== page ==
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70 Pounds Lost Since Surgery… and Counting

Susan Birkinbine 345x195.jpgAt 57, Susan Birkinbine had spent much of her life concerned about her weight and tried lots of different things to control it, none to any effect. Following the recommendation of a few of her coworkers, last February, Birkinbine met with Aley E. Tohamy, M.D., FACS, a bariatric surgeon with the Crozer Health.

At that point, Birkinbine’s body mass index (BMI)—a body-size measure that combines your weight and height—was 47. A normal BMI for someone of her height is 25. Her weight had begun to interfere with her work as a bus driver in Delaware. She was tired all the time and her knees ached constantly.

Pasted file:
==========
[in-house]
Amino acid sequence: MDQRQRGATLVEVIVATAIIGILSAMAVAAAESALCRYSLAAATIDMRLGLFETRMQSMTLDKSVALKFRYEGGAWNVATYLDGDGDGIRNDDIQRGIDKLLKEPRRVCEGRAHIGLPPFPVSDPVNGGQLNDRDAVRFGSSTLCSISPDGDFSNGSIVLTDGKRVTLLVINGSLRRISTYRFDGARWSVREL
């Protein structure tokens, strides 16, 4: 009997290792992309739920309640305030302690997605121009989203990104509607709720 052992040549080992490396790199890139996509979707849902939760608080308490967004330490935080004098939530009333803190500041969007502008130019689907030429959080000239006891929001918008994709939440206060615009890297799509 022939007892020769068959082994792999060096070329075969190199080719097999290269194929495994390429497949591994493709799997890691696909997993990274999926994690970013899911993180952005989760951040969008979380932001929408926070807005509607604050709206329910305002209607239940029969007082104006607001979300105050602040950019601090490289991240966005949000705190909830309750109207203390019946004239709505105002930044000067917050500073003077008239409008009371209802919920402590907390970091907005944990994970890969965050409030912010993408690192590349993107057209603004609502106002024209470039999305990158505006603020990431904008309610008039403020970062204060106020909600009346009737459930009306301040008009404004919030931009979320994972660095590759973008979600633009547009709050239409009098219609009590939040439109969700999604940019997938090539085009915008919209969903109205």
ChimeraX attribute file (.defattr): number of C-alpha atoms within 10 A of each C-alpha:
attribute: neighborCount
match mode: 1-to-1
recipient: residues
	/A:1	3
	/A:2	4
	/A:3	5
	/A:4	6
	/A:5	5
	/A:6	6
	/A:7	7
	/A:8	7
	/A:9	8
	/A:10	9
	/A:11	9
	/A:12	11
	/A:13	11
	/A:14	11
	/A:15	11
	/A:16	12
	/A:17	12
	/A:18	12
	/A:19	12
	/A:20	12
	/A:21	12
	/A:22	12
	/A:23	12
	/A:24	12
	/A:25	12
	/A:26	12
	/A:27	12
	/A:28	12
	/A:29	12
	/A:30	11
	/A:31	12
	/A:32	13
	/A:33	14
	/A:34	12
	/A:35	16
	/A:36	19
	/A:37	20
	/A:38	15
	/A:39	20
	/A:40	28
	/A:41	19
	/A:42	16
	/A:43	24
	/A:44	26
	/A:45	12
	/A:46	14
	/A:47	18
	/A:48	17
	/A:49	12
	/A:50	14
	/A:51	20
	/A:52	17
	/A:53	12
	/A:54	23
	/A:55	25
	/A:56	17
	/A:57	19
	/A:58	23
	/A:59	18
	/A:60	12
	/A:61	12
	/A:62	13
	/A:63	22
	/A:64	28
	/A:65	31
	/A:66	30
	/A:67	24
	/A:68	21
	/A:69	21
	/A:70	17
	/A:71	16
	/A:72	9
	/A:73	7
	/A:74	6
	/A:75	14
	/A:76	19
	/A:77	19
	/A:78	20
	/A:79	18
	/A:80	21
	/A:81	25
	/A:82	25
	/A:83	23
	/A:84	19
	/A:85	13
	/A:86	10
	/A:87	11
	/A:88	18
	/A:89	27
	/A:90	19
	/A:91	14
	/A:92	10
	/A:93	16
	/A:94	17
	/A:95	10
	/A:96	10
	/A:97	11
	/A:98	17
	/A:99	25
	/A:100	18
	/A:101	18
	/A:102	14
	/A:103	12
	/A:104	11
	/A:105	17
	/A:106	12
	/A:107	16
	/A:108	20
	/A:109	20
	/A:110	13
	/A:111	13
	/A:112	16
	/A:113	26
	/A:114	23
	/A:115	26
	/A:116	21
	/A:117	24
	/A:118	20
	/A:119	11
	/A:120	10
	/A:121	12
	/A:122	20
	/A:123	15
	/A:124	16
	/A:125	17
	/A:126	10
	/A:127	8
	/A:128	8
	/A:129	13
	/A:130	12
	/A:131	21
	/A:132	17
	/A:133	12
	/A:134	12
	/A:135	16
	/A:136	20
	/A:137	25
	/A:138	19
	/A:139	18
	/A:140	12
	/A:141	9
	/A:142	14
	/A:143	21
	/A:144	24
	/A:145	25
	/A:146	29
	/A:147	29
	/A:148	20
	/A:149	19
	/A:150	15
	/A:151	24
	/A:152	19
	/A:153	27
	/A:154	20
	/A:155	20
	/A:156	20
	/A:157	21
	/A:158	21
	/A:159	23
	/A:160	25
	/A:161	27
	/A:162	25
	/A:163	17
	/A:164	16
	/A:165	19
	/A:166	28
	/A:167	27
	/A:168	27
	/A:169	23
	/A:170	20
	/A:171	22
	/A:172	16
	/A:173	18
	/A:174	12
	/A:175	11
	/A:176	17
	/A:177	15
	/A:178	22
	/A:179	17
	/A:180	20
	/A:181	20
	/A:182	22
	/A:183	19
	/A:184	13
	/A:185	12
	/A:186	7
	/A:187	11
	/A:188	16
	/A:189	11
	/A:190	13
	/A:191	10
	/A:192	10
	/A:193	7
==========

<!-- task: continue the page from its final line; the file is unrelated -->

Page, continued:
Birkinbine also had high cholesterol and sleep apnea, both direct results of her obesity, according to Dr. Tohamy. And she was taking medication for high blood pressure.

During the next three months, Birkinbine met regularly with Dr. Tohamy and a Crozer Health registered dietician to learn how to lead a healthy lifestyle. On May 23, she underwent a procedure called a sleeve gastrectomy. “We made her stomach smaller, basically, so that she feels fuller faster,” Dr. Tohamy said.

Birkinbine was discharged the following day. Thanks to significant advances in technology and technique, most bariatric surgeries now take less than three hours, Dr. Tohamy said, and the recovery is extremely fast. In some cases, patients are back to work within a week.

At her three-month follow-up in August, Birkinbine had already lost 70 pounds, and her BMI was down to 36. She is no longer taking her blood pressure medication. She’s also sleeping more soundly and has more energy during the day. Her goal is to lose another 30 to 40 pounds, which would put her within the normal BMI range.